Thursday, November 11, 2010

School Sales

Today is an "and stuff" day. I was watching TV and the main plot was a battle between 2 parents to see who could sell the most candy bars for the school. And it got me thinking, I remember a friend who used to work for Boy Scouts telling me that the Girl Scouts get something like 15 cents for each box of cookies.

Those cookies are over $3 a box!!!

Who is making money here? Not the girl scouts, it's the cookie company.

And then the schools start sending home stuff too, selling cookie dough, pizza, or really expensive (but equally junky) gift stuff. And how much does the school have to sell to get enough to cover whatever they are raising the money for?

Honestly, why can't we give the money directly to the school or the scouts? They are valid programs, the money raising is usually for valid reasons, but why are we allowing the kids to be little salespeople for these companies? When the kid doesn't get paid, and the school doesn't make anywhere near as much as the company does.

I'm sorry, am I the only person who sees this? Or are people so cold they wouldn't donate $5 to the child's program but are happy to blow $20-$40 on useless junk they don't need? It's wrong, and it's a sneaky way to violate child labor laws as well. How many kids are sent out into neighborhoods as little door-to-door salespeople? And then even worse, are the parents hounding their co-workers. What are you supposed to do when half the company has kids selling stuff? I just had to make a no buy policy for myself.

What do you think? Am I alone that it would be better to donate cash than this pushy, guilt ridden fall sale-a-thon?

4 comments:

  1. Not alone. I agree. I didn't like selling scout cookies when I was a kid and I didn't like the baggage that went with it. Baggage like the one up stuff, the icky sales issues, the parents trying to make sure their kid WON. I do try to support places though and still guilty of giving in when a kid is "selling" me something. I spent 20 bucks on a bag of Lite Butterscotch popcorn for a neighbor boy scout. A lot of people don't want to give unless they get. A lot of people only want to get junkfood. So that's my take on it.

    ReplyDelete
  2. I'm with you, Angie.. I used to *hate* having to sell those things as a kid. I hated how I felt obligated because everyone else was doing it. My mom was not a supporter of it, either.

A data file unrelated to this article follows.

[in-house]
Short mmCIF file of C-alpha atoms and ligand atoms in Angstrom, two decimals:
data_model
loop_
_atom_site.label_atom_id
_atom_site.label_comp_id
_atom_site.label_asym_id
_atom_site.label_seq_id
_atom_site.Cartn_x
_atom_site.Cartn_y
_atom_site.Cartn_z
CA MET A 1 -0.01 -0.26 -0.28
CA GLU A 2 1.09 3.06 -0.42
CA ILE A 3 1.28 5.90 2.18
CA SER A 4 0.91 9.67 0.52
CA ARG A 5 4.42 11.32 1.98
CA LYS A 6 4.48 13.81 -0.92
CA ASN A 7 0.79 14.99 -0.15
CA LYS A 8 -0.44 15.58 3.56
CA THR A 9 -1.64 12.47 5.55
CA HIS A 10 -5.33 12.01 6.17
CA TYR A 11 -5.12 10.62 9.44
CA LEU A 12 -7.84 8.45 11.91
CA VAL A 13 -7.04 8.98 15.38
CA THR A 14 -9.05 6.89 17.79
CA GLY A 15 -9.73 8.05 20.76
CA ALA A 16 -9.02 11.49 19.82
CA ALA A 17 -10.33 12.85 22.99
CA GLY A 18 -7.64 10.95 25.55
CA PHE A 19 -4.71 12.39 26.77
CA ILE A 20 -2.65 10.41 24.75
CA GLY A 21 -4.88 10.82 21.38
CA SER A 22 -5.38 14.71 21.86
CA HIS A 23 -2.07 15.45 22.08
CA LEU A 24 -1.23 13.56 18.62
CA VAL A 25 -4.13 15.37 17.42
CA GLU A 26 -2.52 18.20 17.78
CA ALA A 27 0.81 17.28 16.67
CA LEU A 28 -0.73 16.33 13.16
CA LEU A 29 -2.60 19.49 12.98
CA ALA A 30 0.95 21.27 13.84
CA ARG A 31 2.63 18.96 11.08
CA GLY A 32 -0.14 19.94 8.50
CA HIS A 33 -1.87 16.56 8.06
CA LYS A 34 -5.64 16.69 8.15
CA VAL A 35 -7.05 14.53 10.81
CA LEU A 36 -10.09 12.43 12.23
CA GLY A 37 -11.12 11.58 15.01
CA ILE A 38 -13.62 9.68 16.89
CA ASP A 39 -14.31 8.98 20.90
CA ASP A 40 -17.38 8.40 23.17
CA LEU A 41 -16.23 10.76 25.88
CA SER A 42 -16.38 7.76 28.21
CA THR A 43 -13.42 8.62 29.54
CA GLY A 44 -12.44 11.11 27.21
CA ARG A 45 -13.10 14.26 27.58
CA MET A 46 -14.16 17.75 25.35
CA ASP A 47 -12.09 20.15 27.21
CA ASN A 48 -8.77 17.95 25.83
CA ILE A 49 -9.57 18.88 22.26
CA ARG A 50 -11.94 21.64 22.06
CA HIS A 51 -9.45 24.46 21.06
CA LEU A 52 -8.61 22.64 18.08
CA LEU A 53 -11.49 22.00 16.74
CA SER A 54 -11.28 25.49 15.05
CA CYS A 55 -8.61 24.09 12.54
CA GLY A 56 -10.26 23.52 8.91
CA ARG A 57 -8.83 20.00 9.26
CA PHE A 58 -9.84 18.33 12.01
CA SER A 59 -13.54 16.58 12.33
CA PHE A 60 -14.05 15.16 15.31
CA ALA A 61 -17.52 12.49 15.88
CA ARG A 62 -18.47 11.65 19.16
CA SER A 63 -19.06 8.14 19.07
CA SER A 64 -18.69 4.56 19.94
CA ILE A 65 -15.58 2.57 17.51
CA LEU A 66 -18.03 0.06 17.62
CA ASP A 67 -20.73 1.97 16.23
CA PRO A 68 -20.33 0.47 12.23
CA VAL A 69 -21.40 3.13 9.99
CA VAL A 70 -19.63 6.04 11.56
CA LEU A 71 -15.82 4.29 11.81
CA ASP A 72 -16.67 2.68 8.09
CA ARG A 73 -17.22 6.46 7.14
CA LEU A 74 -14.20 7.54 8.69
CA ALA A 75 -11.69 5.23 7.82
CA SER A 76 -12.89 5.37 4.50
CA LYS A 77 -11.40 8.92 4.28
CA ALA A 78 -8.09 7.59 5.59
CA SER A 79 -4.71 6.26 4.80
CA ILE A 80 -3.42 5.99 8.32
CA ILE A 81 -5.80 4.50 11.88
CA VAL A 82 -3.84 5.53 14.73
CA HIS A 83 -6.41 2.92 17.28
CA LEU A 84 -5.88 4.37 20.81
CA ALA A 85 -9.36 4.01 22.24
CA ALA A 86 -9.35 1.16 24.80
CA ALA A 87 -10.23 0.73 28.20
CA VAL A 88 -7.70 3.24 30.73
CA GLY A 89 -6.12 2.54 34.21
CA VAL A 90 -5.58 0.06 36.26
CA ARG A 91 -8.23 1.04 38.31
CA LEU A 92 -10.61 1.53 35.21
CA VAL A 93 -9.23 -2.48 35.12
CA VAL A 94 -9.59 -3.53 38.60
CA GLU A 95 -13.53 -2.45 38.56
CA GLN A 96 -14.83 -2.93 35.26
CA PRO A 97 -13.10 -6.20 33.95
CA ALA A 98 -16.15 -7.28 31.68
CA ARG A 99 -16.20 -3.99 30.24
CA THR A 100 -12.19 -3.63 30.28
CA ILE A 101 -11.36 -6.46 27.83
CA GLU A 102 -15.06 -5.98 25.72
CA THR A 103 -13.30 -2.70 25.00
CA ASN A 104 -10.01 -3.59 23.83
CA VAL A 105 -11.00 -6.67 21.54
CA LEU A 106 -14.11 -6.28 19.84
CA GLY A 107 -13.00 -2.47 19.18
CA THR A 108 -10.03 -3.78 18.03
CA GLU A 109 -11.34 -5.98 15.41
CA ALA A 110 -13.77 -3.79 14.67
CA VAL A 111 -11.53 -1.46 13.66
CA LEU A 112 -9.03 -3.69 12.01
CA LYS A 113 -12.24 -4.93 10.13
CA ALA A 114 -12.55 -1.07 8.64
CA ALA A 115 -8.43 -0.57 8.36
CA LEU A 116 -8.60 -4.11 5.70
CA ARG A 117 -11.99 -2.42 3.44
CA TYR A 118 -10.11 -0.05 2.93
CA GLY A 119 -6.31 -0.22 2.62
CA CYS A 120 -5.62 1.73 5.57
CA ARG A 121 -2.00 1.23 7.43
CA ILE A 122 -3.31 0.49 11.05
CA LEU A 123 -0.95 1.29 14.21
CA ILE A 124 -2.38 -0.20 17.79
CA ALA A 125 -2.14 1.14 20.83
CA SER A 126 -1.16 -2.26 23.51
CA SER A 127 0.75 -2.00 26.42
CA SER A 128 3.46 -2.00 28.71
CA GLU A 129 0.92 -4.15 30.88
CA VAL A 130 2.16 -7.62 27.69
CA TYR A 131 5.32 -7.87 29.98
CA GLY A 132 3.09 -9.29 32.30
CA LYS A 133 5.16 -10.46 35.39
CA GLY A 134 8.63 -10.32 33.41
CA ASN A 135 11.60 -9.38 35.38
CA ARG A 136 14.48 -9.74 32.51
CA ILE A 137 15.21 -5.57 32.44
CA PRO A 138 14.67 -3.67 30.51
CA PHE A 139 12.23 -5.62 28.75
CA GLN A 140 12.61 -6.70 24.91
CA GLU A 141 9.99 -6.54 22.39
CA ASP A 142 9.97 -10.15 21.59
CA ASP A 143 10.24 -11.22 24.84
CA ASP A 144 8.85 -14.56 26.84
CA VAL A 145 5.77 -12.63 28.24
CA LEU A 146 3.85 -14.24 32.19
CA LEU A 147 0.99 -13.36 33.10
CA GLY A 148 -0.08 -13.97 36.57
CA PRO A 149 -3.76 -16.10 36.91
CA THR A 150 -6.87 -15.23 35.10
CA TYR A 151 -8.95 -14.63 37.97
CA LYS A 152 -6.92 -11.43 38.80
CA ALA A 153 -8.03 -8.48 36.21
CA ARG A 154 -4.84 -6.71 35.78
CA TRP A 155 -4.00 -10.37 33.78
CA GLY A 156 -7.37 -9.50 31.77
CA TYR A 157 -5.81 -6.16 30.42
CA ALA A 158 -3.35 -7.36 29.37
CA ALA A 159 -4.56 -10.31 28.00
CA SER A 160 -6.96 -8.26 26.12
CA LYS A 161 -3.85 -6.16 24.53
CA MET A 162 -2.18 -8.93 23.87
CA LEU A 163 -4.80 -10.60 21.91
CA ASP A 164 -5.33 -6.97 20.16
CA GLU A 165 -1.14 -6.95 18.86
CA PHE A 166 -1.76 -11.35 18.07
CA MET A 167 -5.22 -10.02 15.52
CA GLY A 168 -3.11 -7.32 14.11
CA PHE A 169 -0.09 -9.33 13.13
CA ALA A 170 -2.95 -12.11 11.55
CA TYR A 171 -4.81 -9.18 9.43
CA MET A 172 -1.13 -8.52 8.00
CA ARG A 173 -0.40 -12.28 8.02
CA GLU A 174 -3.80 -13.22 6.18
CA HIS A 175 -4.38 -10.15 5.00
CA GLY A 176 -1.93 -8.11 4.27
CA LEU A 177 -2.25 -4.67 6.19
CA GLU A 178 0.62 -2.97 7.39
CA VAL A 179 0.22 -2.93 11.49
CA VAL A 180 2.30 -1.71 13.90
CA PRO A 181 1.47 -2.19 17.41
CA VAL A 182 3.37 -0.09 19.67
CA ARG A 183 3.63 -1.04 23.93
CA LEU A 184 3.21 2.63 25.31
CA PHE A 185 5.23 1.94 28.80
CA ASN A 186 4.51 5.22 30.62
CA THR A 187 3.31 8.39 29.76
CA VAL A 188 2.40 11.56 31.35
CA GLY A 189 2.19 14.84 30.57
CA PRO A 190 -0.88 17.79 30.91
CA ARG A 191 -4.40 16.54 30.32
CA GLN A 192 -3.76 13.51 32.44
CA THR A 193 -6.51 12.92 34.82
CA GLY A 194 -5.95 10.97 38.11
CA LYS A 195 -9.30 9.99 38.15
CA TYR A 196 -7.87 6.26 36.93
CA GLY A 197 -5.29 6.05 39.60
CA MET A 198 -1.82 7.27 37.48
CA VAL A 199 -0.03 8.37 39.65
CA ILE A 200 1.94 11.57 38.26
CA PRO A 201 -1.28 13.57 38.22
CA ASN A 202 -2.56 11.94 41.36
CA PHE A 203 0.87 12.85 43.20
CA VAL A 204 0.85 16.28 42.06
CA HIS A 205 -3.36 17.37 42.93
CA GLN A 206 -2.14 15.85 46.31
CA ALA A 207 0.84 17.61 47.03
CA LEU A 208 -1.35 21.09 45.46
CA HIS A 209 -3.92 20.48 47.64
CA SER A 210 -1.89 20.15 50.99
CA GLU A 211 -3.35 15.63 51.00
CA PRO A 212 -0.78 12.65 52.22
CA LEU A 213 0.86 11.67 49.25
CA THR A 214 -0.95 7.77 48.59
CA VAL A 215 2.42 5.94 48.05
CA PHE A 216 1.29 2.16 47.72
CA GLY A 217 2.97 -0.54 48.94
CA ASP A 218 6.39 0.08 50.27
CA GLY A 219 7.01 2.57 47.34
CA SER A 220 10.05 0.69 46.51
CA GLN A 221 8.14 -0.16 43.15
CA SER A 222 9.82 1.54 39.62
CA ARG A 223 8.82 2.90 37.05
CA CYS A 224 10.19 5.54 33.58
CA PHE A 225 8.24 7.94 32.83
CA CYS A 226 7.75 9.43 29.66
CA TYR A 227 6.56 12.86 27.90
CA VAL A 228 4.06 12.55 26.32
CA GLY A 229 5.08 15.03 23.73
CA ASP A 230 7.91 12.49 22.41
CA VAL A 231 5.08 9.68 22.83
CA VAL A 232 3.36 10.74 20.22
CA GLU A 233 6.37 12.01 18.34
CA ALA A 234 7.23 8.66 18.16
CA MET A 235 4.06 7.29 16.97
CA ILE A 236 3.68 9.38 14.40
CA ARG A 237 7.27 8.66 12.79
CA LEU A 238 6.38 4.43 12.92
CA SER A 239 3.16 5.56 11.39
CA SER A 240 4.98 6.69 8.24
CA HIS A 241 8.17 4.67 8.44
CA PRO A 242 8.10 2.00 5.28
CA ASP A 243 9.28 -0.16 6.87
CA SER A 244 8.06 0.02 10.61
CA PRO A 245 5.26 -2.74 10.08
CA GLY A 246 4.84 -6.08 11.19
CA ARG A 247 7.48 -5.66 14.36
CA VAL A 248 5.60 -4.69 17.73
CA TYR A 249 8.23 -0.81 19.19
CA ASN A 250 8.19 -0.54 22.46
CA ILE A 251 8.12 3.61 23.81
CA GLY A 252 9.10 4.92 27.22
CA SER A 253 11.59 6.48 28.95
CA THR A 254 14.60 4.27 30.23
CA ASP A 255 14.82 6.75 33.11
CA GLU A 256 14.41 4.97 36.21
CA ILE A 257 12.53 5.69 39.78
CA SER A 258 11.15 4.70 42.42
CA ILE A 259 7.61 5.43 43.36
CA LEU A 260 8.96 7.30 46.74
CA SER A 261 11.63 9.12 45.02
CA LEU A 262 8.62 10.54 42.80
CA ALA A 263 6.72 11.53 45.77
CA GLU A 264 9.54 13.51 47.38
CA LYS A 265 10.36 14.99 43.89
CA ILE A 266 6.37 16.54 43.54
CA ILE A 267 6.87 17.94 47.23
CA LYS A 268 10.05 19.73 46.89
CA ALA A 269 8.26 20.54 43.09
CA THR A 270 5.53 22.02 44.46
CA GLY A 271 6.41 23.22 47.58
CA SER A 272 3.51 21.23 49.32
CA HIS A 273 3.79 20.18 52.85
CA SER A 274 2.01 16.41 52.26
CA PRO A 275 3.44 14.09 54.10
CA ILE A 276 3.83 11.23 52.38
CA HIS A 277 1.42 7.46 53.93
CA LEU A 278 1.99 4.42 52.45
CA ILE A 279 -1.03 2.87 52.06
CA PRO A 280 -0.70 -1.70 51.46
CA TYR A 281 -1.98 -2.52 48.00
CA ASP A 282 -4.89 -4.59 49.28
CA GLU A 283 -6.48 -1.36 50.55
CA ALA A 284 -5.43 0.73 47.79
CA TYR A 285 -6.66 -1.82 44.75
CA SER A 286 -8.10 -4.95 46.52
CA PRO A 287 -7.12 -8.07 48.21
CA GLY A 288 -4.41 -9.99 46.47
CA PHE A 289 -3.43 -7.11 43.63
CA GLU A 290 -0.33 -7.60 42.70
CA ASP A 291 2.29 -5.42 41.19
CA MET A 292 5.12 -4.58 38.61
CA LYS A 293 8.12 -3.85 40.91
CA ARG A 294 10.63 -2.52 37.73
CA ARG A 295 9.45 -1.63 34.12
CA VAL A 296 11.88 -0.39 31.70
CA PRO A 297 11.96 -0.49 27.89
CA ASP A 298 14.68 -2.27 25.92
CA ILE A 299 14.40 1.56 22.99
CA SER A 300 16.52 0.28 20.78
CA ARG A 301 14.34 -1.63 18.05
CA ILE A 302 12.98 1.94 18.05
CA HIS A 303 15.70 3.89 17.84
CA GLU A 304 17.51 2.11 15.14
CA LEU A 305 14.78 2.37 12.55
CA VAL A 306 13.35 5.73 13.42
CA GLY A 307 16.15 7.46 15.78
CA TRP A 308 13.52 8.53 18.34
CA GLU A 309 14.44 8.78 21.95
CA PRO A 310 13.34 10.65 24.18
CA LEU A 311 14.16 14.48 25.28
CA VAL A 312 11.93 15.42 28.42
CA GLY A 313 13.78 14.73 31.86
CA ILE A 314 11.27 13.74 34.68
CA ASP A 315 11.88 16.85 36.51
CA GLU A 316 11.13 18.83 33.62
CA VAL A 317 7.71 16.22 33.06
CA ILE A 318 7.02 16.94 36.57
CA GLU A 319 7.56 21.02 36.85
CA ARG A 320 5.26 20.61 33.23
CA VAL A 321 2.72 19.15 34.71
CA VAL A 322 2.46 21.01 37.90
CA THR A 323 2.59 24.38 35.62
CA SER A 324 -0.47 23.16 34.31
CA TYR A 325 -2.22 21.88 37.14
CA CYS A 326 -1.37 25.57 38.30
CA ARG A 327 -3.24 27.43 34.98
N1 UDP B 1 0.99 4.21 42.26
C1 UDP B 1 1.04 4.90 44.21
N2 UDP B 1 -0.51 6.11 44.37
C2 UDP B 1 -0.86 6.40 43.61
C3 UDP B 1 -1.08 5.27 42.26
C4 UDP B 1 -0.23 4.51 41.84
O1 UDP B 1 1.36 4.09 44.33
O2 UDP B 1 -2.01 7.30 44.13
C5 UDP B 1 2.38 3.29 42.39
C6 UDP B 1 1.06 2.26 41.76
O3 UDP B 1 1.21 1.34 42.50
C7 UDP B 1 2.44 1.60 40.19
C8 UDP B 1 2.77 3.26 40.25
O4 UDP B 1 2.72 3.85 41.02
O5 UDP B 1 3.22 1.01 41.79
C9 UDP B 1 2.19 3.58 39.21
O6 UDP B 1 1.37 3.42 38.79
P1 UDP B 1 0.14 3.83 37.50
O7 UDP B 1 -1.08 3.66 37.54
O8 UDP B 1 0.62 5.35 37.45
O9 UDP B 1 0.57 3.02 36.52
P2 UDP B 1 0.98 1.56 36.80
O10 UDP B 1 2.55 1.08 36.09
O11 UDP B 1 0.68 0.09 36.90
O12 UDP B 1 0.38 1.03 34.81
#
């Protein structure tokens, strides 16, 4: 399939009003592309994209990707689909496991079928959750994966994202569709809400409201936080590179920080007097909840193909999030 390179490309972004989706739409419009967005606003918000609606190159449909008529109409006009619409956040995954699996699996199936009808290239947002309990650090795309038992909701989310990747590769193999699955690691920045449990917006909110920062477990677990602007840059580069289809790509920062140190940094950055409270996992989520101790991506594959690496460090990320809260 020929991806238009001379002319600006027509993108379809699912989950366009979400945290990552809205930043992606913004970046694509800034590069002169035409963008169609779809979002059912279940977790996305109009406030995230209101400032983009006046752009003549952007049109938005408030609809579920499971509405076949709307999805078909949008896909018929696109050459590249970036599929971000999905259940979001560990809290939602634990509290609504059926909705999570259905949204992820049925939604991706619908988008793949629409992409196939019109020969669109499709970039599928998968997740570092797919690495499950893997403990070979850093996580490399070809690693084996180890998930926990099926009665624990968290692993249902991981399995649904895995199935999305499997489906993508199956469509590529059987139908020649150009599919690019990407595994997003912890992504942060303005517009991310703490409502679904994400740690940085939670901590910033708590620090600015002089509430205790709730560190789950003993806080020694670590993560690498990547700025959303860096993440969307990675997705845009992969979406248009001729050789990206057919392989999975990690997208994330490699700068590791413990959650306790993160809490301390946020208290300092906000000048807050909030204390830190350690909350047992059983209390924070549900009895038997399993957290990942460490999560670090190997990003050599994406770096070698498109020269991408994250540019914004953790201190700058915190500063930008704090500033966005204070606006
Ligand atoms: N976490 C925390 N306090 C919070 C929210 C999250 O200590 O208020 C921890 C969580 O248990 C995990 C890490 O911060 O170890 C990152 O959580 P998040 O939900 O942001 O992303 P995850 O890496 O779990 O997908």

I think there has to be a better way to raise money for programs in schools, for the scouts, etc... I remember when we used to collect money for UNICEF at trick or treat. I didn't mind doing that at all. I felt like I was helping out and people didn't mind throwing some change into my litle UNICEF box.. I wonder if there couldn't be a donation like that.. have the kids create their own jars (school project?) and then ask them to either put them in the house and have family donate loose change or ask neighbors etc... make sure the school sends an official note so people know it's real, but honestly that makes more sense to me.. Well said, btw! Great blog!

    ReplyDelete
  3. I don't do it, even when my own kids bring things home. I let them know that they might not get any sales because of the economy and people are hurting for money. (That crap is for the choir)

    On the flip side though, their school does a walk-a-thon every year and the kids get pledges. The money, ALL the money goes straight to the school! And the kids get a chance to get out of class for the day to walk around and hang with their friends!

    ReplyDelete
  4. Lilith, that's a great idea. CW's school also does a bowl-a-thon, and the kids get to go bowling (their one and only field trip) and the money goes toward (well probably that) and the parent activities.

    ReplyDelete

Thank you for taking the time to comment. :0)